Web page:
We are persuaded that the trial judge erred in the manner in which he responded to the jury's original set of answers. To begin with, the answers to questions 7 and 10 were clearly and irreconcilably inconsistent. The answer to question 7 found that plaintiff's negligence had not been a proximate cause, and the answer to question 10 found that it had been, at least to the extent of 5%. Faced with this logical incongruity, the trial judge was obliged to explain the difficulty to the jury and, upon proper supplemental instructions, to require it to reconsider, at the least, both questions to the end of assuring consistent answers accurately reflecting the jury's findings. See Turon v. J. & L. Construction Co., 8 N.J. 543, 551-552 (1952); Bree v. Jalbert, 87 N.J. Super. 452 (Law Div.1965), aff'd 91 N.J. Super. 38 (App.Div.1966). See also Butler v. Acme Markets, Inc., 89 N.J. 270, 282-283 (1982). And compare State v. Conway, 193 N.J. Super. 133, 157 (App.Div.), certif. den. 97 N.J. 650 (1984). Instead, the judge, in effect, undertook to resolve the inconsistency himself by instructing the jury to reconsider only one of the questions which had produced the inconsistency. His error in allowing himself to assume which of the inconsistent answers actually comported with the jury's intent was, of course, seriously compounded when the jury's ensuing inquiry indicated that the judge's assumption of where its error lay was most likely incorrect.
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We have little doubt that had the jury been permitted to reconsider both questions 7 and 10, as it had requested leave to do, the most probable result would have been a change from no to yes in the answer to question 7 and no change in the answer to question 10. Nor do we have any doubt that the jury had a right so to reconsider and correct its own verdict while the matter is still before it. See Salvato v. N.J. Asphalt & Paving Co., 135 N.J.L. 185, 189-190 (E. & A.1947); Money v. Etter, 8 N.J. Super. 371, 374 (Law Div.1950). Finally, we have no doubt that what the jury finally did do in changing its answer to question 10 was directly attributable to the trial judge's improper intrusion into its deliberations. See Neumann v. Wildermann, 35 N.J. Super. 562, 566-567 (App.Div.1955).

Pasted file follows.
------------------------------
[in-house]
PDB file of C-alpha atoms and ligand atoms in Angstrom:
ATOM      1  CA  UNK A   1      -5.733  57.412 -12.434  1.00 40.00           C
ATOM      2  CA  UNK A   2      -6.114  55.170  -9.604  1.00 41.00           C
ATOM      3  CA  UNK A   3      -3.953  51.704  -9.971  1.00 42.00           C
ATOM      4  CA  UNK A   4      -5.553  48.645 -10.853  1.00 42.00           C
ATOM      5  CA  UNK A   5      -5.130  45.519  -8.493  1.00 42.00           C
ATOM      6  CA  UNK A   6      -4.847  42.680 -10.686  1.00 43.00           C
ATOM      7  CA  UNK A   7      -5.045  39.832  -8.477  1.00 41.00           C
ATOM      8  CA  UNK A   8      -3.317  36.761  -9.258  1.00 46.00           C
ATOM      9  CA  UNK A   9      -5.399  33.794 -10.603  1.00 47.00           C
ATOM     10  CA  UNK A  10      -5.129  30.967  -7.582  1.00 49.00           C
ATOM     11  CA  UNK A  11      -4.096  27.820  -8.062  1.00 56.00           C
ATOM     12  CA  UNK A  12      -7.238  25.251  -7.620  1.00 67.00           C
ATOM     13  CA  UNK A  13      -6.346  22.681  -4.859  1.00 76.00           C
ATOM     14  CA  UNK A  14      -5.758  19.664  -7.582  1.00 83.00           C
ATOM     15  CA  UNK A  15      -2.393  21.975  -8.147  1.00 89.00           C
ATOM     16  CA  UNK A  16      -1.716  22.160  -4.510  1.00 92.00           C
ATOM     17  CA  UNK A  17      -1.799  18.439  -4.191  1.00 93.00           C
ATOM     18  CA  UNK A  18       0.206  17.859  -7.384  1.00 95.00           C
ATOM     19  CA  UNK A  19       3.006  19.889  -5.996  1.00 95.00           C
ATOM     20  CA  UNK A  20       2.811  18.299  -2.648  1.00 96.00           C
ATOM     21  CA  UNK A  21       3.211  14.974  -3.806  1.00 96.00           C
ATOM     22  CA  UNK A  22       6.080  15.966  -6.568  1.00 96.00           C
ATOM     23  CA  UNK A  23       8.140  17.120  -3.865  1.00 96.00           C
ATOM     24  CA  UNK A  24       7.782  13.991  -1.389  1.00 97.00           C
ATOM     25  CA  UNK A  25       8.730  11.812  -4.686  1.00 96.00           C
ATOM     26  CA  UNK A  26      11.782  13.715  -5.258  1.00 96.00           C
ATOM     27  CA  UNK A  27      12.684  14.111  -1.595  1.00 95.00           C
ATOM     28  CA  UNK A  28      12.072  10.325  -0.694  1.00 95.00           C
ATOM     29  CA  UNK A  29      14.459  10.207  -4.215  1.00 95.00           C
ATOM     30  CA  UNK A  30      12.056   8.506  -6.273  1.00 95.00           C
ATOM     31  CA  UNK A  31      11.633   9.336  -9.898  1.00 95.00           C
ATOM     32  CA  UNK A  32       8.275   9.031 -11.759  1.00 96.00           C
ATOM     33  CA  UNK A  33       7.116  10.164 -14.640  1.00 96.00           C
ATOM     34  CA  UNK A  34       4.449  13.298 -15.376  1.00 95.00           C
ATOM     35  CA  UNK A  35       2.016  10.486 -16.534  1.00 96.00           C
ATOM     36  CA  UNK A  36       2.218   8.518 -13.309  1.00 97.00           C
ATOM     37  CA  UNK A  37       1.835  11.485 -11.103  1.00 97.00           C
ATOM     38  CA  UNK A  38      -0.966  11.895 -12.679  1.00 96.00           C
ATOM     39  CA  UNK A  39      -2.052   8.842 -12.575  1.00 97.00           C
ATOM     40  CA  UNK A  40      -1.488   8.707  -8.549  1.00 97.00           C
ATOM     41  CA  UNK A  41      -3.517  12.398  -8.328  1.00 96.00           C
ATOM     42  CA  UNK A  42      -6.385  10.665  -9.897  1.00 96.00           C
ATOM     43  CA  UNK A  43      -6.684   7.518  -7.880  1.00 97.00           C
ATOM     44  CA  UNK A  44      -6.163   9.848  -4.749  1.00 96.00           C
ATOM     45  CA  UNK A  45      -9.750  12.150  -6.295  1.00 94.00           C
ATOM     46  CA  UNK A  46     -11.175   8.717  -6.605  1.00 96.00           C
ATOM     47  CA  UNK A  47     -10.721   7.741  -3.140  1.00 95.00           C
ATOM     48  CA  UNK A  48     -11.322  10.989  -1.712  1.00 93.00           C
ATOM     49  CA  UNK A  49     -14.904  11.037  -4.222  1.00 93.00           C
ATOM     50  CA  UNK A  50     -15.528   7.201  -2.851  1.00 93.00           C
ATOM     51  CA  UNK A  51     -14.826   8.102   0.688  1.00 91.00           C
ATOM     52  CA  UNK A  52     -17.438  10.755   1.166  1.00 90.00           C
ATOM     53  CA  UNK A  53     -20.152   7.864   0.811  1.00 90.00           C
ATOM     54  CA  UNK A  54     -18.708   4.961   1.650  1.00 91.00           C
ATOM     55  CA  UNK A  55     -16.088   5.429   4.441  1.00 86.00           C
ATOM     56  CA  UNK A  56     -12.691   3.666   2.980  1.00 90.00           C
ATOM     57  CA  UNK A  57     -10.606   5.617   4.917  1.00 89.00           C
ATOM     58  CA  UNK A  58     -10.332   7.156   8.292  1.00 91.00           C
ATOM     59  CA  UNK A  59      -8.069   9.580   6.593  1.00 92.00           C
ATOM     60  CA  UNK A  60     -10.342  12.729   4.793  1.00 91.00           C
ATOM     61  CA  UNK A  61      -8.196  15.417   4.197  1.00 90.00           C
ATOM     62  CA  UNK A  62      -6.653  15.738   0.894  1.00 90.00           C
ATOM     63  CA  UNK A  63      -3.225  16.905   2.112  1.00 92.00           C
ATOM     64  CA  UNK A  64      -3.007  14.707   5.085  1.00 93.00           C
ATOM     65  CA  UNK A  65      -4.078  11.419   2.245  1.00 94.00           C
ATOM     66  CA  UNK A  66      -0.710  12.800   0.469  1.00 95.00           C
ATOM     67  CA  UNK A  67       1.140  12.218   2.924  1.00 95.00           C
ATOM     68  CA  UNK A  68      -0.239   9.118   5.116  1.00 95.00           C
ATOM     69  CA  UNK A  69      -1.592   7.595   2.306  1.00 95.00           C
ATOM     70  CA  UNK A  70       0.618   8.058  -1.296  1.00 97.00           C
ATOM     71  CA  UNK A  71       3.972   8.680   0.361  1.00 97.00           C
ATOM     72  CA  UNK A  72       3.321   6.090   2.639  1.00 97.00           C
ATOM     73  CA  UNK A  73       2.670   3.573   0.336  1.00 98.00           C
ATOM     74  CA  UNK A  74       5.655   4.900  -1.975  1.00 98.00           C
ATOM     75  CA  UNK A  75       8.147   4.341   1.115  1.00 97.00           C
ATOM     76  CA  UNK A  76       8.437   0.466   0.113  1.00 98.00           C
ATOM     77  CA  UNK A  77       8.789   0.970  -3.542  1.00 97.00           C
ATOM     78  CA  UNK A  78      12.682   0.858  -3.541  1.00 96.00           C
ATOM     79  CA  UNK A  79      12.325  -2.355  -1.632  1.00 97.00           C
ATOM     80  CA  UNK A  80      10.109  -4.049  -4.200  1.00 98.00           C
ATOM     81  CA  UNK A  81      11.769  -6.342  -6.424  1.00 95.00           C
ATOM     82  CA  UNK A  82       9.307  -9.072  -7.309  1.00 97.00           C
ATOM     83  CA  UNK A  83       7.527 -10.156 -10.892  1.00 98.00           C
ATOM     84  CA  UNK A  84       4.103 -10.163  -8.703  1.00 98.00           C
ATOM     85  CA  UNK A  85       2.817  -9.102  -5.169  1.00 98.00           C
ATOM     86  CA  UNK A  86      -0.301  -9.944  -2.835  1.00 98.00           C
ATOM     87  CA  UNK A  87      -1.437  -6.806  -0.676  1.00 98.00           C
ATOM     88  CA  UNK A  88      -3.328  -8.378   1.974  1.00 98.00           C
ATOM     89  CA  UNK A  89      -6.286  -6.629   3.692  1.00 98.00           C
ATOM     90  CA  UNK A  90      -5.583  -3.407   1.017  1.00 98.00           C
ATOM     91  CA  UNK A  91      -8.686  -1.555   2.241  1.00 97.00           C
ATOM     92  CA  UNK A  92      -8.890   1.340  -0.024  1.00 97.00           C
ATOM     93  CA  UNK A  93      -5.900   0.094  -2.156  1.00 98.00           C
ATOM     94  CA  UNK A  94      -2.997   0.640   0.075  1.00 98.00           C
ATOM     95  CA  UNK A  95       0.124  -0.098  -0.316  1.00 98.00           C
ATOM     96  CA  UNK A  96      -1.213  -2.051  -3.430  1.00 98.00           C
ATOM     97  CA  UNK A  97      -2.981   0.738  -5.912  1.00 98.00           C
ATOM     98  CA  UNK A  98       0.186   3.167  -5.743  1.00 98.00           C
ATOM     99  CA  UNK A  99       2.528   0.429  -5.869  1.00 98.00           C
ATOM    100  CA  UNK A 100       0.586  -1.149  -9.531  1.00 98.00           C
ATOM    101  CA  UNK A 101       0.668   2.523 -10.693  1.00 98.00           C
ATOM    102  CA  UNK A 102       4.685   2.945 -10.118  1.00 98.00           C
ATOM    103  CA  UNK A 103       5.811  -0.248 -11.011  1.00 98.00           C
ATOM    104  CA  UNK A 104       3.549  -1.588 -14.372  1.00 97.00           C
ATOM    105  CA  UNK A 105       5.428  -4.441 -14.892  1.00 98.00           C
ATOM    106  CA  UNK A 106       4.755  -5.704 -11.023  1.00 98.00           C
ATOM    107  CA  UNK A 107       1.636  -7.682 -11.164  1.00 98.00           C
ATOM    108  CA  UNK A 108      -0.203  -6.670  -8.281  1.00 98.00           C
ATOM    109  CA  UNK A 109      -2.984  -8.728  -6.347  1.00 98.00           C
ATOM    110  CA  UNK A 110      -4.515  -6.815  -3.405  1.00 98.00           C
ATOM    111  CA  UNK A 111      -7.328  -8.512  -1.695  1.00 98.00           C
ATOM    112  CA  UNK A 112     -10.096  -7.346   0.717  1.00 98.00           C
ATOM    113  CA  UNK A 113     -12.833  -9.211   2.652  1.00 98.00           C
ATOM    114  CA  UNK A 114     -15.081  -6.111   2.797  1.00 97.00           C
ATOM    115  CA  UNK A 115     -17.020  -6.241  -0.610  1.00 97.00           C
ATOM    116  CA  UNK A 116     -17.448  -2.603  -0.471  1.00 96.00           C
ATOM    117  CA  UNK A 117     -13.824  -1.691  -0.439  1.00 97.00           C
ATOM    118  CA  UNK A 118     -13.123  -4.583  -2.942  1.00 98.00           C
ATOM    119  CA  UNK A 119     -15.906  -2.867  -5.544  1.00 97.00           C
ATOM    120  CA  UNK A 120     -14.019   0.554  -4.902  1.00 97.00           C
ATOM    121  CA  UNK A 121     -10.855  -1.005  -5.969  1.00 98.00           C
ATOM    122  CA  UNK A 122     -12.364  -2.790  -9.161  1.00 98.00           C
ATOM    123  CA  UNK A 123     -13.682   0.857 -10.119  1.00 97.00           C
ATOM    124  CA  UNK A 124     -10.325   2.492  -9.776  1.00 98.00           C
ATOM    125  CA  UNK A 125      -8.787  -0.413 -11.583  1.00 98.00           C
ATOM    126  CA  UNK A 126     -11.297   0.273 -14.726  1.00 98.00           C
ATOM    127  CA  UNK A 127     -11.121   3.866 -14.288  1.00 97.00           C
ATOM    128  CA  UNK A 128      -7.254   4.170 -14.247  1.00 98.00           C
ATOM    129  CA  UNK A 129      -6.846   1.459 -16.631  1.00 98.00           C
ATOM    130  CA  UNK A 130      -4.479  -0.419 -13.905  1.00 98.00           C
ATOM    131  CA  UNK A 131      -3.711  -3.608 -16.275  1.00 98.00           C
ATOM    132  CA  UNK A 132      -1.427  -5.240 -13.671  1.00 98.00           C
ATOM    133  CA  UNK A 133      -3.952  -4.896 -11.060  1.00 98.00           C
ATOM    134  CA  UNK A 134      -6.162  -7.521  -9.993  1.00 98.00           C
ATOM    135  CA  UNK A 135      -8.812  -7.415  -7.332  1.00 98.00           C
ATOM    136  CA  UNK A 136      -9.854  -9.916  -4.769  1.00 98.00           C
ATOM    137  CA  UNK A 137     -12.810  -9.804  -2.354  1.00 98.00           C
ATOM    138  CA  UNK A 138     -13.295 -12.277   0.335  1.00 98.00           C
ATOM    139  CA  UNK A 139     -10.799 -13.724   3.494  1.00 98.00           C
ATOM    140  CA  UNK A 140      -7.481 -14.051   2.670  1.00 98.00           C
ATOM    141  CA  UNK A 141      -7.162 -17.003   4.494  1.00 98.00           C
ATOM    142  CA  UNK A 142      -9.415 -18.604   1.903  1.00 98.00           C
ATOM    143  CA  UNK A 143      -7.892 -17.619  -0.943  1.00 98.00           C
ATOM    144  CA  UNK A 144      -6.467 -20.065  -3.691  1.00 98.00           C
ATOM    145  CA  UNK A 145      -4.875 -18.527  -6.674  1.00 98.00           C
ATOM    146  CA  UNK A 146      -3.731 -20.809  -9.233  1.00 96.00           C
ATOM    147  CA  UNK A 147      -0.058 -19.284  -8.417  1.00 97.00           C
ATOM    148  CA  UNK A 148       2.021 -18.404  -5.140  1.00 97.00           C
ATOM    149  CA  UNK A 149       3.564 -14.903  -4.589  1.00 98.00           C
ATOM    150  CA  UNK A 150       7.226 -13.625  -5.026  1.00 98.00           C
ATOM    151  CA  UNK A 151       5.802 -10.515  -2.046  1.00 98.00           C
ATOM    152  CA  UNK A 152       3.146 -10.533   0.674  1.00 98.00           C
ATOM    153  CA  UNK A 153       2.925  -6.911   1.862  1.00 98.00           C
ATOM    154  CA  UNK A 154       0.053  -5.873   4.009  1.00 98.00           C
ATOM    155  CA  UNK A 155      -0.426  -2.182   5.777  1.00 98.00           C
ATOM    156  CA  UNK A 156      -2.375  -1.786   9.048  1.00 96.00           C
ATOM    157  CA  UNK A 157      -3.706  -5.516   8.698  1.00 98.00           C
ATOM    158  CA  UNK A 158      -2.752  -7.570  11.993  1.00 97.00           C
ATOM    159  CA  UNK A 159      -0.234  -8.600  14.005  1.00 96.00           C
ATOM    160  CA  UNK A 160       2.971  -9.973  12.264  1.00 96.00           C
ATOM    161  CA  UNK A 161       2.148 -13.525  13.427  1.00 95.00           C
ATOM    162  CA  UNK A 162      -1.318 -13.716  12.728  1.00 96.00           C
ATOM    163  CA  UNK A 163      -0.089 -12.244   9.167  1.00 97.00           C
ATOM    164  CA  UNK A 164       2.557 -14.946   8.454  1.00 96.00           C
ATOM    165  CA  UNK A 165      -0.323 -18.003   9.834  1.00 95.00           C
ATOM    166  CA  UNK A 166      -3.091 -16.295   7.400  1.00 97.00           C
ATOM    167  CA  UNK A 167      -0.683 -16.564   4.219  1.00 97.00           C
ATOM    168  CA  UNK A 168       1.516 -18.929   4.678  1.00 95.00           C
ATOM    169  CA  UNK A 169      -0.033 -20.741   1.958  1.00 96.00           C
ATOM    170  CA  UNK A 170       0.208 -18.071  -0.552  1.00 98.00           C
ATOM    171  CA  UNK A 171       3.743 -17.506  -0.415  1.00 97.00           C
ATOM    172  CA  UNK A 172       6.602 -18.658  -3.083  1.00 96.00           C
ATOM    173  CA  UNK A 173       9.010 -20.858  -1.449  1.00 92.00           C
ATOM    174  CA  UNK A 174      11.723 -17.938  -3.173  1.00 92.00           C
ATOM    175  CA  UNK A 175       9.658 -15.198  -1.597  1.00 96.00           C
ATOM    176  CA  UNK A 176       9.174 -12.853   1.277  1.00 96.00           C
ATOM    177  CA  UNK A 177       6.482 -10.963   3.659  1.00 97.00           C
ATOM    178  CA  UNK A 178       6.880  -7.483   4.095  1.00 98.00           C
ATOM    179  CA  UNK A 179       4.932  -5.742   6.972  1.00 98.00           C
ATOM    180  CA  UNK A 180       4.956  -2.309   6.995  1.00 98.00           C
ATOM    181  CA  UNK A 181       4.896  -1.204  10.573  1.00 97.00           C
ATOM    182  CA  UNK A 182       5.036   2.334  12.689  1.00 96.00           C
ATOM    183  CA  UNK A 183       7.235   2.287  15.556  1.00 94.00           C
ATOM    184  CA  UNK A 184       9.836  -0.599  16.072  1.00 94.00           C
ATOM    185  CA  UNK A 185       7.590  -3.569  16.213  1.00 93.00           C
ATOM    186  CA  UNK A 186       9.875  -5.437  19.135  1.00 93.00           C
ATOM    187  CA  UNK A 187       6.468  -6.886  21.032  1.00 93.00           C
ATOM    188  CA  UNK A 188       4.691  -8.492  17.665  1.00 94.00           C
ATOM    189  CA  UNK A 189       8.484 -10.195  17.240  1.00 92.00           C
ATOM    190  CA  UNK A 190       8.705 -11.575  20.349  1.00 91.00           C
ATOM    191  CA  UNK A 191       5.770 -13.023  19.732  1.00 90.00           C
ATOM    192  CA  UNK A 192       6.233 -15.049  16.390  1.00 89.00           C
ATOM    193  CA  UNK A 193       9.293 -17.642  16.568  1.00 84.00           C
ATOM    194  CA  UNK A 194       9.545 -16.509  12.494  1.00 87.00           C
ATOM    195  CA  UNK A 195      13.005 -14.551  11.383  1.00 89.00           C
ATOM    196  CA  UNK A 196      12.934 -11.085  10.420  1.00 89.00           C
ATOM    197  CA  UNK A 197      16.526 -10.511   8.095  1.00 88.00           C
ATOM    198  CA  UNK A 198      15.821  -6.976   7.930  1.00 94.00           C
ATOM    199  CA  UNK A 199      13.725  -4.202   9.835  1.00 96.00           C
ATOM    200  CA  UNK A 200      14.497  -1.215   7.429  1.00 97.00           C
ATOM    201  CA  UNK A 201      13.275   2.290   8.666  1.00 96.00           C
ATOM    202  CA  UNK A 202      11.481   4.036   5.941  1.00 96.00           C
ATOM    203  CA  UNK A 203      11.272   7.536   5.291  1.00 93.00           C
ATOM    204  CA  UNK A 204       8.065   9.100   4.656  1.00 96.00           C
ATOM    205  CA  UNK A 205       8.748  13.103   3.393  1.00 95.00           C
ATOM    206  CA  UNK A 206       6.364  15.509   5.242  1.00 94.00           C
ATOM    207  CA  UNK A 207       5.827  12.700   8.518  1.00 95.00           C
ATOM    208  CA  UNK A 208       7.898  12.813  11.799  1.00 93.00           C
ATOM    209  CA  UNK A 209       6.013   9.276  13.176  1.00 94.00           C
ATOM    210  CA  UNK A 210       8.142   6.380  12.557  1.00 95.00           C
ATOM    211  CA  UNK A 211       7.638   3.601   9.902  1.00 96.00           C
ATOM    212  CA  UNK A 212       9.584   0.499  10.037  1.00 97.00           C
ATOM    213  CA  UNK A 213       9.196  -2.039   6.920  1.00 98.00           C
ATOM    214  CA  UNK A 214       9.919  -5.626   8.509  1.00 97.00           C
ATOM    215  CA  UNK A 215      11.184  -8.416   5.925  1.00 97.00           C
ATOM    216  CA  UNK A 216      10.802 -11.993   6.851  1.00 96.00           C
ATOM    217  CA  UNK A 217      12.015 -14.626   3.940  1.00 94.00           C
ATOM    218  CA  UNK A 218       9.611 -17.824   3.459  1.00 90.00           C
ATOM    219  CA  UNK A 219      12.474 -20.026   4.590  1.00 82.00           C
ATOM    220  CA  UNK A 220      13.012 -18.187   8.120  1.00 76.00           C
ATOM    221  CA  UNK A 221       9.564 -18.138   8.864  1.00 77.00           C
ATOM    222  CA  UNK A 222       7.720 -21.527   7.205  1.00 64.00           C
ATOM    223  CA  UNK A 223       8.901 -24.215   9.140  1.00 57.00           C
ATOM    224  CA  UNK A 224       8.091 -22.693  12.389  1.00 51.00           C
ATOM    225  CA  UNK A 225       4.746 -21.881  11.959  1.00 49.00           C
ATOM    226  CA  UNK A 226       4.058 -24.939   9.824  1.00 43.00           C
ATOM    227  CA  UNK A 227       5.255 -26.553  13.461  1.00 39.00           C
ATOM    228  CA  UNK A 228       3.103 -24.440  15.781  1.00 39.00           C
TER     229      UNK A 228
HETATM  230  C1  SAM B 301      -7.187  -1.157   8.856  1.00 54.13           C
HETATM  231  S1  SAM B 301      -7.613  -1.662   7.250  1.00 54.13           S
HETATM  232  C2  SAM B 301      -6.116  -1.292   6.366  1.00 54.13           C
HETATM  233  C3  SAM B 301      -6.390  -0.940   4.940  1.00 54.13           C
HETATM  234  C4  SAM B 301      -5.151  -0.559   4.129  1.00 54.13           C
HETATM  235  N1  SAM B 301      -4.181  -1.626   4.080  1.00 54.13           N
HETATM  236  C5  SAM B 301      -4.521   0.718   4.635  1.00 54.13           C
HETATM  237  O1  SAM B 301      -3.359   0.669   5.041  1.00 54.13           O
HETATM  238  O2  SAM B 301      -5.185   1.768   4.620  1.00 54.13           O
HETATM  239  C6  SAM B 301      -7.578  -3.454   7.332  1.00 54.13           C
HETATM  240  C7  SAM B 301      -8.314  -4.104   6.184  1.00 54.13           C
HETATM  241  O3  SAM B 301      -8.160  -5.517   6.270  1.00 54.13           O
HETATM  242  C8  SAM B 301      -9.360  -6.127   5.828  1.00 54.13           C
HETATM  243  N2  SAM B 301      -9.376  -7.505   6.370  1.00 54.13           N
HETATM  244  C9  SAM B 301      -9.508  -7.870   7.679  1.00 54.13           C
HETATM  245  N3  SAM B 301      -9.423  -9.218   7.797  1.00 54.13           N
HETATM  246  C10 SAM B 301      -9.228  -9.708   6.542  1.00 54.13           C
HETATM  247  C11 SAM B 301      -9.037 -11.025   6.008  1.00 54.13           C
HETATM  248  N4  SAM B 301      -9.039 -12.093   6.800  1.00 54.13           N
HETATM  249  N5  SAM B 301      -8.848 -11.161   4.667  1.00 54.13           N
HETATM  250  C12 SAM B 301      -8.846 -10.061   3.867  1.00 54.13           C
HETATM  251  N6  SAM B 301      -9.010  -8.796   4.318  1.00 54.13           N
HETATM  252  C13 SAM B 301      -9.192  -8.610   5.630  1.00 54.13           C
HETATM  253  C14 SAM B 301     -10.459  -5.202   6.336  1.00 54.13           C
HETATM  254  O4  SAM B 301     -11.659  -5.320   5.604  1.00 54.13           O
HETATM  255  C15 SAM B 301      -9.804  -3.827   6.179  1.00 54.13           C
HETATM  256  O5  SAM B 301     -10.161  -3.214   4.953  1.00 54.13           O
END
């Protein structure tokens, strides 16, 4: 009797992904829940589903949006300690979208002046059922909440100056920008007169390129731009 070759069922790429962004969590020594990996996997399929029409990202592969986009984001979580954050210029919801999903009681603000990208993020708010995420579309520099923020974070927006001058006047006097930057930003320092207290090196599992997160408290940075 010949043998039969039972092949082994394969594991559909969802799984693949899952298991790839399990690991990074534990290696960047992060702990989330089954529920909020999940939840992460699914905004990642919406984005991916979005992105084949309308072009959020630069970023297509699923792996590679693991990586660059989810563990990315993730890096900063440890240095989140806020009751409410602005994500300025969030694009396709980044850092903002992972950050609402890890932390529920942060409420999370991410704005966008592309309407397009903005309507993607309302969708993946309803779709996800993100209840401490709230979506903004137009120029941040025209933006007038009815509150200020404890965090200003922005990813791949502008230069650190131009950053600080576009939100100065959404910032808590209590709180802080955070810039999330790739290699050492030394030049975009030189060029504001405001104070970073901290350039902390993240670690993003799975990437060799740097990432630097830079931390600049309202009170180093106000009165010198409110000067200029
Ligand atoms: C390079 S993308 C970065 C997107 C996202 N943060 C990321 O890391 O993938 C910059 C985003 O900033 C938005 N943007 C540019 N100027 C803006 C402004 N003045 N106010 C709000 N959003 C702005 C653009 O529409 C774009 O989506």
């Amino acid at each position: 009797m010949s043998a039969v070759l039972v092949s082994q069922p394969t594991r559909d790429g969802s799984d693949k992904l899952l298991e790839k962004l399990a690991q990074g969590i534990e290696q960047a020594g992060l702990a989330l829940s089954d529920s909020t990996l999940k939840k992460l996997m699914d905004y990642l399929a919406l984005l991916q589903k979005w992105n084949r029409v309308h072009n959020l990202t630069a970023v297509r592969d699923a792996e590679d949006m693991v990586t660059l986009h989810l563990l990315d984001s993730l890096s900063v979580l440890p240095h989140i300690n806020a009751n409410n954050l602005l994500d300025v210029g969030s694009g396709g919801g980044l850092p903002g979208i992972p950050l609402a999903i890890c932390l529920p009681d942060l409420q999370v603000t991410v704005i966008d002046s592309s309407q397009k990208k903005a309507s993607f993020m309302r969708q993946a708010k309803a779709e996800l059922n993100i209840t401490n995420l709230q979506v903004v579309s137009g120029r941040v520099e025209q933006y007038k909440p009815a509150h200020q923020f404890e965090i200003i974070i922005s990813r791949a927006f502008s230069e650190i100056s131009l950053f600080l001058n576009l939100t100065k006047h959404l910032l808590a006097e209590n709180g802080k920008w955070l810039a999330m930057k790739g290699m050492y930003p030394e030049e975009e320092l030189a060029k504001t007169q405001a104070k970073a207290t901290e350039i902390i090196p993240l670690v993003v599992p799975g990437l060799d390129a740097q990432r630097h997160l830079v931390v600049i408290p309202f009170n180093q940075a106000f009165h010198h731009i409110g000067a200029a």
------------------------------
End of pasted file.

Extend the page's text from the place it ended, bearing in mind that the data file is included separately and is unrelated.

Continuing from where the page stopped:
The verdict, therefore, as finally rendered cannot stand. The only question is whether we have the right now to mold the verdict in accordance with the way in which we believe the jury would have responded had it been properly instructed following the initial inconsistency. Our concern in this respect is engendered by the fact that the jury did in the end recalculate the percentage allocation, and the record supports that outcome as well as a finding of 5% plaintiff's negligence. We believe, therefore, that we are thereby precluded from a holding which would ascribe no possibility of self-determination to that action by the jury. On the other hand, our conviction that the jury did in fact intend to find the plaintiff's negligence to have constituted a 5% contribution to proximate cause constrains us from simply setting the verdict aside and remanding for a new trial.
It is our view that the tension here engendered between principles of inviolability of the jury function on the one hand and notions of common sense, fair play and expedition on the other, is best resolved here by resorting to remittitur techniques. Cf. Bishop v. Harski, 191 N.J. Super. 109 (Law Div.1983). That is to say, the judgment appealed from charges
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defendant Brunswick with 40% of the responsibility for plaintiff's injuries. In accordance with any reasonable interpretation of the jury's action, it would have been charged with at least 35%. It therefore cannot be in any way prejudiced by a remittitur technique. Plaintiff, on the other hand, was accorded by this judgment the benefit of a zero allocation. This allocation rests on legal error. Moreover, the jury's apparent intention was to charge him with 5% of the responsibility. Since the verdict cannot stand and since we cannot substitute our own judgment based on an apparent rather than a conclusive jury intention, we leave the choice to plaintiff. If plaintiff is willing to accept a molded verdict allocating 5% of the total responsibility to him, then the judgment may be so amended by the trial court. If he is not willing, then we direct that the verdict be set aside and a new trial on liability be conducted. Plaintiff shall advise the trial court and defendant in writing of his choice within 20 days from the date hereof. If he does not so advise the court, it shall enter judgment reversing the verdict and scheduling the matter for a new trial.
Defendant Brunswick Corporation raises other challenges to the verdict. It contends that the trial judge failed to charge properly on principles of comparative negligence, that he erroneously excluded evidence of plaintiff's reputation as a bowling "sandbagger," and that he prejudiced defendant's right to a fair trial by unfairly reprimanding defense counsel. Our careful review of the record satisfies us that all of these contentions are clearly without merit. See R. 2:11-3(e)(1)(E). The principles of plaintiff's negligence were in fact adequately charged, and we are satisfied that the trial judge did not mistakenly exercise his discretion either in respect of the contested evidence ruling or in his demeanor towards defendant's attorney.
The judgment appealed from is reversed. We remand to the trial court for a new trial or entry of an amended judgment as plaintiff shall elect in accordance with this opinion.